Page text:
"I am researching book publishing, but I am also concerned with the moral consequences of violence. I have spent much of my adult life in this investigation and expect I will continue. Themes of trauma, betrayal, and violence figure largely in my fiction. Of course, I anticipate other stories will develop from this investigation."
Gold's war novel, Sergeant Dickinson: A Novel, follows the title character from the midst of a siege by North Vietnamese on his remote outpost, to a training exercise in which he is ironically wounded and sent home, where he suffers the type of anomie felt by other veterans of the era and shortly re-enlists for a third tour of duty. "Gold has shaped a powerful, merciless novel from this raw material," commented George Needham in Booklist. The reviewer for Kirkus Reviews emphasized Gold's reliance upon the standard elements of the Vietnam war novel, including scenes of disenchanted soldiers bloodlessly betting on the survival rates of the critically wounded, and concluded that "Sergeant Dickinson in fact hits every note quite convincingly." Though Sergeant Dickinson fails to add anything significantly new to the genre, its "relentless fatalism and narrative momentum identify it as an authentic member" of a group of "classic" novels to emerge from the conflict in Vietnam, this critic wrote.
Gold later told CA: "In reviewing what I wrote here some years ago, it was interesting to discover that I defined myself then much as I would today. I continue to explore the themes of trauma, injustice, and violence, including their moral consequences, and my experience of war in Vietnam continues to reveal itself in my writing, even when I anticipate that it will not. I recently completed writing a book about part of my experience as a rehabilitation counselor at a prison for children. Its tentative title is Find a Level of Paranoia You Can Live with and Stay There: Develop an Infinite Capacity for Heartbreak. It's an edited and polished version of the journal I kept during the time I worked at the place I call Ash Meadow. All the time I was there, friends asked why I as doing such emotionally involving work, and I never could come up with an answer that satisfied me. Finally, as I was finishing the book, I understood that my life has taken the course it has, at least in part, because I was trying to compensate for the deaths of a young mother and her infant son I had witnessed in Vietnam. I had written about it before in Sergeant Dickinson and at length in my journal, but I didn't comprehend its continued significance until my third go-round at editing Paranoia and Heartbreak.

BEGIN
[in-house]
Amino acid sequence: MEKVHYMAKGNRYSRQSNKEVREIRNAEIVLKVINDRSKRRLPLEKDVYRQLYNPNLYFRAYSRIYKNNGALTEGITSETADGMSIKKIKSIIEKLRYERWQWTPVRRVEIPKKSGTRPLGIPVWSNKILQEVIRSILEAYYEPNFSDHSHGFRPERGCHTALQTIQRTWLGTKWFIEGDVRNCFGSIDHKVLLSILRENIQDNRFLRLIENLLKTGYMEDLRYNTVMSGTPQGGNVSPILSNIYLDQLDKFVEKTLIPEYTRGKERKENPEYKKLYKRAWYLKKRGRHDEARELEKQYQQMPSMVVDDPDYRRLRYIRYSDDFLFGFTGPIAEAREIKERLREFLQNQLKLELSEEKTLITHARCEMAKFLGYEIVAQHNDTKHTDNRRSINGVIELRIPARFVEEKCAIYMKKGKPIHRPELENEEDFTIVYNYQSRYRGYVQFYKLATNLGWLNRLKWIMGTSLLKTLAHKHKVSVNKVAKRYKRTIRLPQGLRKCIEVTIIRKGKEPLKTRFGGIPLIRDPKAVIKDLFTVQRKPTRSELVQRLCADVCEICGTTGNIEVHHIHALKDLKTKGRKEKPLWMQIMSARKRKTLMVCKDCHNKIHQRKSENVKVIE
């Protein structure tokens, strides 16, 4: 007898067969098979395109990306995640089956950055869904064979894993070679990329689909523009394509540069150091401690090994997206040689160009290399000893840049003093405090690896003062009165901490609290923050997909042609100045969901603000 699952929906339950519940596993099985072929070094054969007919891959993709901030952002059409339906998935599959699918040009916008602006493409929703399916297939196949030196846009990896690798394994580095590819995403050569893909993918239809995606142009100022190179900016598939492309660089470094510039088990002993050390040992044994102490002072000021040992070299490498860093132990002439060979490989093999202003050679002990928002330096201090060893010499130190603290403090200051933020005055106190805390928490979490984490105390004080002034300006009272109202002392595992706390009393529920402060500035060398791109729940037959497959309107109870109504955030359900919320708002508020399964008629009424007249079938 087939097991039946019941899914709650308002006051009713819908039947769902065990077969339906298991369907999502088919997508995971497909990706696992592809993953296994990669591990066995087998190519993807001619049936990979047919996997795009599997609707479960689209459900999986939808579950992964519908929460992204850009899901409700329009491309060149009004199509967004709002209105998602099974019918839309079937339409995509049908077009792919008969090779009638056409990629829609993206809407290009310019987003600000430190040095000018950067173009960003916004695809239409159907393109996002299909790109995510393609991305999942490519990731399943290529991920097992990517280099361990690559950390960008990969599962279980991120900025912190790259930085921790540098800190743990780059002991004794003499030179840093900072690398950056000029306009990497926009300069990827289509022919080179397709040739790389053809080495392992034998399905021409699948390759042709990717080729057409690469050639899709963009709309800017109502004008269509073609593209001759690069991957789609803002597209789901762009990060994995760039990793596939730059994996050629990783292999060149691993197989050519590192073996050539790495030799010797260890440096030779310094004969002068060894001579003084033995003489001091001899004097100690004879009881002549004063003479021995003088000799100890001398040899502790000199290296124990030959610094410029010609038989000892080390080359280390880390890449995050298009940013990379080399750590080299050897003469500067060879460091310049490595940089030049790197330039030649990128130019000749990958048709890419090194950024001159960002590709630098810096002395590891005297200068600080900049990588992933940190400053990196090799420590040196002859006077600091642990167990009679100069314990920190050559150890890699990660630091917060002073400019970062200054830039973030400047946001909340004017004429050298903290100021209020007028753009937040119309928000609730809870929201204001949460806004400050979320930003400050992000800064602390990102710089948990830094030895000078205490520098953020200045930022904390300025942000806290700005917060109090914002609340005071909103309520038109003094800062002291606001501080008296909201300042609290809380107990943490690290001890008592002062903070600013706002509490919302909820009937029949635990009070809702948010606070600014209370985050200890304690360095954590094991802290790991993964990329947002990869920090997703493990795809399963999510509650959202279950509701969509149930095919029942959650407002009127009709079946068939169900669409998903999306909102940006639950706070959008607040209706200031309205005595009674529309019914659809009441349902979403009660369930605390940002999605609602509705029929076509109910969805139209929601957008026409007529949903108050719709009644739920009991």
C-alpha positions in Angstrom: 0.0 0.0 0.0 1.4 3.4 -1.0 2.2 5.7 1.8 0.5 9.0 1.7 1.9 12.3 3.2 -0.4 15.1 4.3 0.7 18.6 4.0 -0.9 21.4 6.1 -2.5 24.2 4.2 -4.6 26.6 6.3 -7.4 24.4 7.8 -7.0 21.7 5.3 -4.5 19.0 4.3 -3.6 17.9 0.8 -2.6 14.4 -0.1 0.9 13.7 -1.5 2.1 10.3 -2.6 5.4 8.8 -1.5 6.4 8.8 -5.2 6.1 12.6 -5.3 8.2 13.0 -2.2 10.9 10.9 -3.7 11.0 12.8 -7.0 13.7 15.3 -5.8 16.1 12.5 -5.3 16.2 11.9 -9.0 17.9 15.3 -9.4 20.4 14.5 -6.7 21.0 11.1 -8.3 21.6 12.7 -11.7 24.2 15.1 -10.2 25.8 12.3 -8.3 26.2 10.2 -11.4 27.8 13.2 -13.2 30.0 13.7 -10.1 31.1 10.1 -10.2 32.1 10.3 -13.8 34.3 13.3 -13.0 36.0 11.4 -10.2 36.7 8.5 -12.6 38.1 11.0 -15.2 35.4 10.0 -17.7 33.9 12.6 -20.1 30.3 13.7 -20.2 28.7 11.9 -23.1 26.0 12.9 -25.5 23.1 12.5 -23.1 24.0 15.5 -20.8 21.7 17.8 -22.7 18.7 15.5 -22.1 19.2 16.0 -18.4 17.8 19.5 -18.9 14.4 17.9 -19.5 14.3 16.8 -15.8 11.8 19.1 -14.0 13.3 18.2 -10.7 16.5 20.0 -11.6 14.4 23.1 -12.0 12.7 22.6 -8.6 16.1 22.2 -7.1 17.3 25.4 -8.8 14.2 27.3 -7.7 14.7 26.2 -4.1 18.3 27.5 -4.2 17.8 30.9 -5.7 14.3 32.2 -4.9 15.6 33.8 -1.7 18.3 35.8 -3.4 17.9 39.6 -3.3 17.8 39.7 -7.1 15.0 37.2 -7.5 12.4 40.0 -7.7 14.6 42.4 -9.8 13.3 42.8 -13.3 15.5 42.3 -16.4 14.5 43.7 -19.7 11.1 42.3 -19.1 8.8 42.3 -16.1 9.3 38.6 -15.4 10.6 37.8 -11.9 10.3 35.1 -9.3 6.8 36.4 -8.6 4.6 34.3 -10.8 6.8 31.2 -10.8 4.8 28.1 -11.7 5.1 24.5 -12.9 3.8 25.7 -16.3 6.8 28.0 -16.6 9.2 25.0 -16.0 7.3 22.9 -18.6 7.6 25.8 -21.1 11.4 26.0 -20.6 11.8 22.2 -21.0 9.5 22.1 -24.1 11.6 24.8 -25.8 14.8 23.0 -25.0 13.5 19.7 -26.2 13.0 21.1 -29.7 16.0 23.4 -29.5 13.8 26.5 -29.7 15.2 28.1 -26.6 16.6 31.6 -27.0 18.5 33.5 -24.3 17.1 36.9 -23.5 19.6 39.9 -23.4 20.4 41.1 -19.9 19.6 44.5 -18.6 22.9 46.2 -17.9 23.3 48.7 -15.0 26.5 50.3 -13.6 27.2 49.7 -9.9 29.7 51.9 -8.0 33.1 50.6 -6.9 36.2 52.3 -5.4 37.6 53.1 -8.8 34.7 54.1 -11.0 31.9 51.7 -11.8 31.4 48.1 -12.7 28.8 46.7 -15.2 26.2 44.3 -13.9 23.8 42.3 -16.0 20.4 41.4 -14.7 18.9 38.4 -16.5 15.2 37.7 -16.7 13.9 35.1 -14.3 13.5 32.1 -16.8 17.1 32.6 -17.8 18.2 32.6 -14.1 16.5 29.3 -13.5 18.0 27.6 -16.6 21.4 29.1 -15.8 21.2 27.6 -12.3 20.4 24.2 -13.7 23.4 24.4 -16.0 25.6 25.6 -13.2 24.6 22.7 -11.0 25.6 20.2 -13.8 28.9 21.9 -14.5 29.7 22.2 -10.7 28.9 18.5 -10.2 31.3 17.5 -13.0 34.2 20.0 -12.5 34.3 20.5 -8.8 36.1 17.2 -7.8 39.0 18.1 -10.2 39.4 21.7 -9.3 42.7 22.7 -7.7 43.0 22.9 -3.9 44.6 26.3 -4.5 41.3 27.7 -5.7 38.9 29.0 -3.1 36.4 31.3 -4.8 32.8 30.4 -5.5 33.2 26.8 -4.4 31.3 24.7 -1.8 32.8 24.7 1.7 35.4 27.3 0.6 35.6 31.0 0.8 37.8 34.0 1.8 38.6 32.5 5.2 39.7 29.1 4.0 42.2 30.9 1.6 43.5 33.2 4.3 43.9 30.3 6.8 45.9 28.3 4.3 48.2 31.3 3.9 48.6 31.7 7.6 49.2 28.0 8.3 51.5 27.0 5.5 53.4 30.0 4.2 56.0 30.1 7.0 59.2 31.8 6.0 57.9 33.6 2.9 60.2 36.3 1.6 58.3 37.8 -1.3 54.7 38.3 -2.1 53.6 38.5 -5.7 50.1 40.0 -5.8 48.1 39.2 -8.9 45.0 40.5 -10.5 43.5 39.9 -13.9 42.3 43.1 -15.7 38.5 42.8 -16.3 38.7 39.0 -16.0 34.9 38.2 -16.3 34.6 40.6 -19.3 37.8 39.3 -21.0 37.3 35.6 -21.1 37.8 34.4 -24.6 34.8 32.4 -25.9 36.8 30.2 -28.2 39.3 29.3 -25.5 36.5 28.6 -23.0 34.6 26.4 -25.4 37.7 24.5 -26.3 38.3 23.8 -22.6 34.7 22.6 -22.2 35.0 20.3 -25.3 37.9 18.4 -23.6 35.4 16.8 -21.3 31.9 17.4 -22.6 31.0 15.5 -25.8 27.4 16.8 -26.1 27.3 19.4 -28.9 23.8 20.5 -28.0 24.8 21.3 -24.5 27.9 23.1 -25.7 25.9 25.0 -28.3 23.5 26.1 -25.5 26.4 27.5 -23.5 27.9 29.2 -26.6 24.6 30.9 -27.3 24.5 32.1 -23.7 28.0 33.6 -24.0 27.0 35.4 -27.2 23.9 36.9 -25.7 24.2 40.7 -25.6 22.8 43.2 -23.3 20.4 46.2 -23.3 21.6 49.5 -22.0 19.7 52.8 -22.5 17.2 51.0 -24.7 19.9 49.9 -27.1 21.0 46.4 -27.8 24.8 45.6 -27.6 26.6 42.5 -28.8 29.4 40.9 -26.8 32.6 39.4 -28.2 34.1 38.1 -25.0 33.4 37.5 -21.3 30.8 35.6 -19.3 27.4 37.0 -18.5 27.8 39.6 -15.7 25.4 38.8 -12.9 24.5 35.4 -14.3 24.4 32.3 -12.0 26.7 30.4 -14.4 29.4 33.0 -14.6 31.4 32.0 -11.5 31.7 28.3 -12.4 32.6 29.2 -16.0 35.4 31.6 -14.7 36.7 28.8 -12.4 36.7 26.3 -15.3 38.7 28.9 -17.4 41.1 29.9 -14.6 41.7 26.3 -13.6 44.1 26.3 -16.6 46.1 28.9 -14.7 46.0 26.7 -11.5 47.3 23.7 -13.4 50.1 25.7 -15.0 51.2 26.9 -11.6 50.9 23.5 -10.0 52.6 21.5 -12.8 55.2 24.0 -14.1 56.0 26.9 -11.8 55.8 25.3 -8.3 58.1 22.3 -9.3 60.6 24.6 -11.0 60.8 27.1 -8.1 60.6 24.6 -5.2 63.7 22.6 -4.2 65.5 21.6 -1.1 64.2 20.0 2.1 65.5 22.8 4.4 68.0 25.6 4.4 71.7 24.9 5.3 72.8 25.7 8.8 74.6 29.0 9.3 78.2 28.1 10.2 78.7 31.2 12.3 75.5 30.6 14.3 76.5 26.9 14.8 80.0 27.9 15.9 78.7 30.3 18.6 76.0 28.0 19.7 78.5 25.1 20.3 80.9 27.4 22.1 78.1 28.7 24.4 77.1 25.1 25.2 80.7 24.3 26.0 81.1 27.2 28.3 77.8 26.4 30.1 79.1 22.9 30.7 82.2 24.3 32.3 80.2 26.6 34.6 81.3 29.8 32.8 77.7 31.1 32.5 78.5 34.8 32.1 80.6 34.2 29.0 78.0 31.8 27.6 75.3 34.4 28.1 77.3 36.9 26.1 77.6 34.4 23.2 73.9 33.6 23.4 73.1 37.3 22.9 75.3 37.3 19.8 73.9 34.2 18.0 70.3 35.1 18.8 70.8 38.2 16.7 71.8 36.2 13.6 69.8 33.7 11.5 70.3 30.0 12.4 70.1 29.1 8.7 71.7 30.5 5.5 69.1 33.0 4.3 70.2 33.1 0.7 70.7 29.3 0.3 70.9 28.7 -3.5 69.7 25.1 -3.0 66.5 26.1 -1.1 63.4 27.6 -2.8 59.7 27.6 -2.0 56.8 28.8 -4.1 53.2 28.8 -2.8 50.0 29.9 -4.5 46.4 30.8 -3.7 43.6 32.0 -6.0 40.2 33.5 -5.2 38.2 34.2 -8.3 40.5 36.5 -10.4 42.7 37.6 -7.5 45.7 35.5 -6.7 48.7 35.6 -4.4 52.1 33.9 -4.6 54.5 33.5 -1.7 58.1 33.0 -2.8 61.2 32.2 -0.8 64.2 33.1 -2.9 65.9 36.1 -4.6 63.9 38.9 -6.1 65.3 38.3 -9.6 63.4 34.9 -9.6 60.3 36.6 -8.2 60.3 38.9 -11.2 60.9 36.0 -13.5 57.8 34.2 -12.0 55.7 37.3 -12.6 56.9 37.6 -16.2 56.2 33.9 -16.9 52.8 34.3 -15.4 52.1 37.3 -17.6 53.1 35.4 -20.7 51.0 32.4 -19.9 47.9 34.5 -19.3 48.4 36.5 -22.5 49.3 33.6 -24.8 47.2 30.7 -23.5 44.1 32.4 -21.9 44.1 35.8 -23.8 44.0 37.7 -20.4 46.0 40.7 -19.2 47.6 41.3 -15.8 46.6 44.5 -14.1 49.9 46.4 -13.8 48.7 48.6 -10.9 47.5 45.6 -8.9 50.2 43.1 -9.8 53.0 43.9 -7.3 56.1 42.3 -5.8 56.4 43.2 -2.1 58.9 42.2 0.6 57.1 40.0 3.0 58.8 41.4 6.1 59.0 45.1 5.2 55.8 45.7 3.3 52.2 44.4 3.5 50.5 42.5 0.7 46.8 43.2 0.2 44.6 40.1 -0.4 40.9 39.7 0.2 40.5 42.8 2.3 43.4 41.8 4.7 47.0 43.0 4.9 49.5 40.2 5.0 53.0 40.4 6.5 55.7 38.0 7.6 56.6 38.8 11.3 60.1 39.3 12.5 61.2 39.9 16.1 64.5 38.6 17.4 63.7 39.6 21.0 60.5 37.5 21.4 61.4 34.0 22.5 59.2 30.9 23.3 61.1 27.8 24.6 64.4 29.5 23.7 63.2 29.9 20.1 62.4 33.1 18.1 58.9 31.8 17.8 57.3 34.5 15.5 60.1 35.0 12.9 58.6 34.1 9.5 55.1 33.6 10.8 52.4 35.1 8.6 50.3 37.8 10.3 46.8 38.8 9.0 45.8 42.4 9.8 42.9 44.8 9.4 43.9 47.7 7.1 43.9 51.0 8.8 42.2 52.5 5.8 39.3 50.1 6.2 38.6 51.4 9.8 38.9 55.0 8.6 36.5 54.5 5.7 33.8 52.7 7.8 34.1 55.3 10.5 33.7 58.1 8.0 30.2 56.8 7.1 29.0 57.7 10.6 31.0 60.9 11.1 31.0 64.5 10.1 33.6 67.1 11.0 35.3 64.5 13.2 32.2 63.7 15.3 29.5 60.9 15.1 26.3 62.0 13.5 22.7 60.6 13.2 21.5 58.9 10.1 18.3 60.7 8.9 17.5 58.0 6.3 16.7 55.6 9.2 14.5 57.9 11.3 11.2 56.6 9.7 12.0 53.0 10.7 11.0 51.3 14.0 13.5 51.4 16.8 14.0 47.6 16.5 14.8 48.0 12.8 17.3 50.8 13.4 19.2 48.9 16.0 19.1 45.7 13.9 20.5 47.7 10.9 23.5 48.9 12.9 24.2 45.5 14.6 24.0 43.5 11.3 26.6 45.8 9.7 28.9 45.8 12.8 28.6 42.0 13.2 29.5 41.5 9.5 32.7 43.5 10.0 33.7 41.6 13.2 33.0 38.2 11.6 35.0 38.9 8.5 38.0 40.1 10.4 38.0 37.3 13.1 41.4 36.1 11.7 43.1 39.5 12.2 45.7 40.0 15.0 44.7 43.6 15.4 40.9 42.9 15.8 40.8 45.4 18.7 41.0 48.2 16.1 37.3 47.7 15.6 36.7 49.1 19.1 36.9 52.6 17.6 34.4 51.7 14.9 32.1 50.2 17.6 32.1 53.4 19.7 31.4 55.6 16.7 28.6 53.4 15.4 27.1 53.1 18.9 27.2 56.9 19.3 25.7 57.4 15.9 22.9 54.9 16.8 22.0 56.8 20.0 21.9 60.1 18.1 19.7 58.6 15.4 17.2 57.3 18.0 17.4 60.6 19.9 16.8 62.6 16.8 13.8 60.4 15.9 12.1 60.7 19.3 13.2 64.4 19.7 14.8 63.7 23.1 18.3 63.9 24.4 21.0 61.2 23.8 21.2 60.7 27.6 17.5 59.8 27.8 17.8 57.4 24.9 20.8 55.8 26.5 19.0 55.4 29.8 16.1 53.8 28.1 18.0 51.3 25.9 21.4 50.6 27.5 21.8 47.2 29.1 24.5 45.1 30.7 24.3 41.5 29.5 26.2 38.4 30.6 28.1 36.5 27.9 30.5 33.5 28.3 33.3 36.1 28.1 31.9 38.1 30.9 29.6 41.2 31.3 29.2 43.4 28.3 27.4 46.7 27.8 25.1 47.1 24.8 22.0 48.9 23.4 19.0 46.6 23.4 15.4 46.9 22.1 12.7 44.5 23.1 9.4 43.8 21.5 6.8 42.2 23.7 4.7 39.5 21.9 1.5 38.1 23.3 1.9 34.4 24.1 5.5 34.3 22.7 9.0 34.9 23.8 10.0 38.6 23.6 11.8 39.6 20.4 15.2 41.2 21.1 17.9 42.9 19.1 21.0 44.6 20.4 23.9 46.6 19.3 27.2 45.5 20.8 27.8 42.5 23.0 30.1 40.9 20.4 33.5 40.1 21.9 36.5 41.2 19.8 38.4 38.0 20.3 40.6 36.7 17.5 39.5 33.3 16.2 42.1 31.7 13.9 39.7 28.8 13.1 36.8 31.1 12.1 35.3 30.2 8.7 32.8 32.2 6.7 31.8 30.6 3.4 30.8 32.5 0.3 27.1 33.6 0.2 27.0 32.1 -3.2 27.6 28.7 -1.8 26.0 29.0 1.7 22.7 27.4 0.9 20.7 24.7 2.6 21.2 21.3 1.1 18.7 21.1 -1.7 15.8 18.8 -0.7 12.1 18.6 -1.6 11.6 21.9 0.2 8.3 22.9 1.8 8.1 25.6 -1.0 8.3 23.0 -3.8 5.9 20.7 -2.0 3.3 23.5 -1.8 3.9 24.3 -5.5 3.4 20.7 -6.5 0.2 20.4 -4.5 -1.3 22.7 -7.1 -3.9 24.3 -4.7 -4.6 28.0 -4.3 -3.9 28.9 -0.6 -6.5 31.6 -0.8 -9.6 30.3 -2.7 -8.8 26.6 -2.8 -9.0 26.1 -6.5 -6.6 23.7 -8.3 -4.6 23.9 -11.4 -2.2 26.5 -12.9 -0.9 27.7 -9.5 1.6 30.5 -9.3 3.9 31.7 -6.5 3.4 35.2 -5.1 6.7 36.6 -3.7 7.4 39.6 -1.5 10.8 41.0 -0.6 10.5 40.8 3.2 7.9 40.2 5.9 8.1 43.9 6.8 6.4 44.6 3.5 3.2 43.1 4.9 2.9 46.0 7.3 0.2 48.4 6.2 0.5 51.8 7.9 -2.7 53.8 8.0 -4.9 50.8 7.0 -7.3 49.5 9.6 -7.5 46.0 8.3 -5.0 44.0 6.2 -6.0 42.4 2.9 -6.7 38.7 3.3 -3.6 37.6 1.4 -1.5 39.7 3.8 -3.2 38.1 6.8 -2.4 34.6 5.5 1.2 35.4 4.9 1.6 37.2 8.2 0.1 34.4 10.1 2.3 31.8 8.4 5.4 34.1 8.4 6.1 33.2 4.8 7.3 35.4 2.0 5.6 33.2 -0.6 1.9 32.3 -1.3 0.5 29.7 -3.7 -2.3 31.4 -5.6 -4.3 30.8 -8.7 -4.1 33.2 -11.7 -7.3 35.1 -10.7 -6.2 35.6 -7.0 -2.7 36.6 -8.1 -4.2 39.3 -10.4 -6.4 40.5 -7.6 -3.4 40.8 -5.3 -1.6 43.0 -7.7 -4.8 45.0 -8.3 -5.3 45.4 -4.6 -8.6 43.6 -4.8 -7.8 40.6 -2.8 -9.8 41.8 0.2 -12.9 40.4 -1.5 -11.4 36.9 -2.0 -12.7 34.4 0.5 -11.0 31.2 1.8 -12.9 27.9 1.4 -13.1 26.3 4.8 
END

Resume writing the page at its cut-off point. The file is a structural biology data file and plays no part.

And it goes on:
"Although Paranoia and Heartbreak is closer to my life than the other books I've written, most of my writing is centered around what I myself have seen or experienced. I think there are a couple of reasons for this. I am trying to create meaning for my own life and time. By writing I am able to expand my experience into something that may touch the world. Although I have no control over how something I have written will be perceived by its reader, the fact that people read and are affected by what I have written helps to validate my experiences. Also, I have been very fond of a number of people I have known and by recreating them, or aspects of them, on paper, I immortalize them. They are always alive, they are always laughing or enduring in the pages I have written for them.
"I don't think I have chosen what I write about. I can say that my subjects have chosen me, and that may be true. But my—shall I call them obsessions?—my obsessions, then, are those I pondered even as a child, before I began to write. My father's influence, my experience of war, my involvement as an organizer during the War against Poverty, my work as a rehabilitation counselor, have all defined, or refined, what I would write about."
BIOGRAPHICAL AND CRITICAL SOURCES:
Gold, Jerome, How I Learned that I Could Push the Button, Black Heron Press (Seattle, WA), 2003.
Booklist, August, 1999, George Needham, review of Sergeant Dickinson: A Novel, p. 2023.
Kirkus Reviews, June 15, 1999, review of Sergeant Dickinson, p. 903.
Library Journal, February 1, 1985, Richard W. Grefrath, review of The Negligence of Death, p. 112.
New York Times Book Review, August 8, 1999, review of Sergeant Dickinson, p. 17.